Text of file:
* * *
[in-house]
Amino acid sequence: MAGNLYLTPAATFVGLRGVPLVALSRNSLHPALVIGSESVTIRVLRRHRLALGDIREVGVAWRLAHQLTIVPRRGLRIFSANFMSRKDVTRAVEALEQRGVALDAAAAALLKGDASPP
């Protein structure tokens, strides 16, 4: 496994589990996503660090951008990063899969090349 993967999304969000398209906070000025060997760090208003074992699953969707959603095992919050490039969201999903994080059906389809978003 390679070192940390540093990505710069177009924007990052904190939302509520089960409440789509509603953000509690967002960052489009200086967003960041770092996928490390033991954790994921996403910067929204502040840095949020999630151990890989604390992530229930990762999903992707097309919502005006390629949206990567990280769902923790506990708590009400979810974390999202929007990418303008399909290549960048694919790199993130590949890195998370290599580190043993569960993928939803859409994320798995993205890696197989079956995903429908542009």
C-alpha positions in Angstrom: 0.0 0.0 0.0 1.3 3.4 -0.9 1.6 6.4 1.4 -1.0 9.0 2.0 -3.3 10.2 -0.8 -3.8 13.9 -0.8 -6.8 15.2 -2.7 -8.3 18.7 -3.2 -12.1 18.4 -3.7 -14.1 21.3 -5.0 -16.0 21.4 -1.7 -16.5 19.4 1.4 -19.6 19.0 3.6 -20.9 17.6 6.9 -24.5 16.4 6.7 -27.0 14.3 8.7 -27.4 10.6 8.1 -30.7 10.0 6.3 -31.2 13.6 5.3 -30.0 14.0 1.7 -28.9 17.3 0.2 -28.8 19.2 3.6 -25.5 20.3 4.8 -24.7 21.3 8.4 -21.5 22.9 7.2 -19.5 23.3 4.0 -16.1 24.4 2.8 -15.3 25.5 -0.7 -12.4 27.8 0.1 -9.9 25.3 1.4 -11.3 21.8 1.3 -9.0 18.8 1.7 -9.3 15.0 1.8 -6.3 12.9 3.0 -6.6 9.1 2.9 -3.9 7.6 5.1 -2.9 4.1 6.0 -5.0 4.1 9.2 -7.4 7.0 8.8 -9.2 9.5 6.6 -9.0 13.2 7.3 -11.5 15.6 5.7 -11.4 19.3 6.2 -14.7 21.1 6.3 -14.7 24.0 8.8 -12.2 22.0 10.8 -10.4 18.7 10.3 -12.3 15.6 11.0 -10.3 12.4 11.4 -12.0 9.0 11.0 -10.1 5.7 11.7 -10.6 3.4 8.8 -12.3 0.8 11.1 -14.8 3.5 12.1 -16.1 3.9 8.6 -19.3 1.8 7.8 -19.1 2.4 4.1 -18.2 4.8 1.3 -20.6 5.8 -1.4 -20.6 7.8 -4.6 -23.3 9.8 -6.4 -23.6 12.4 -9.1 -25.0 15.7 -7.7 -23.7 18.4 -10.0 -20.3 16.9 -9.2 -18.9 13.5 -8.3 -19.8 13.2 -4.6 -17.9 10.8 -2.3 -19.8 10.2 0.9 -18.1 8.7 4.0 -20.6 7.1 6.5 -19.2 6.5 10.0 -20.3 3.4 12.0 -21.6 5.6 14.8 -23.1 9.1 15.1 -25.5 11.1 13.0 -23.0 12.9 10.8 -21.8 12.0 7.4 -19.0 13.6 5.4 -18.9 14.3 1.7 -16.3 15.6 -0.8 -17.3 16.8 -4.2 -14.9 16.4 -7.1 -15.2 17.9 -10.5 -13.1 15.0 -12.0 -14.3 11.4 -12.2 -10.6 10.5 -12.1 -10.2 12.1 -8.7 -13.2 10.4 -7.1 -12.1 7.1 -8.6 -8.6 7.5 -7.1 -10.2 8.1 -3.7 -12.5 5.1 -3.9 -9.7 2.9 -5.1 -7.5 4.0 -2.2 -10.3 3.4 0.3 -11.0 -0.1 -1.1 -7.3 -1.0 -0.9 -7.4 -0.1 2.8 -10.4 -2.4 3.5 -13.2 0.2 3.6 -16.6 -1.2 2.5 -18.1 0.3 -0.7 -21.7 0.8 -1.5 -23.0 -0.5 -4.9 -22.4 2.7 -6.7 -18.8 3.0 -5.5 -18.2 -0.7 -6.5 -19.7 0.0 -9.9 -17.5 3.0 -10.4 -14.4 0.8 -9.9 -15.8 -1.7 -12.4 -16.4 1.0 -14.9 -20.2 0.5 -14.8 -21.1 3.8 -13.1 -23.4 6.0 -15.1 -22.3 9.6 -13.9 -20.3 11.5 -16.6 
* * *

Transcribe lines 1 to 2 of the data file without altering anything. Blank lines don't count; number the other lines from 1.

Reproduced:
[in-house]
Amino acid sequence: MAGNLYLTPAATFVGLRGVPLVALSRNSLHPALVIGSESVTIRVLRRHRLALGDIREVGVAWRLAHQLTIVPRRGLRIFSANFMSRKDVTRAVEALEQRGVALDAAAAALLKGDASPP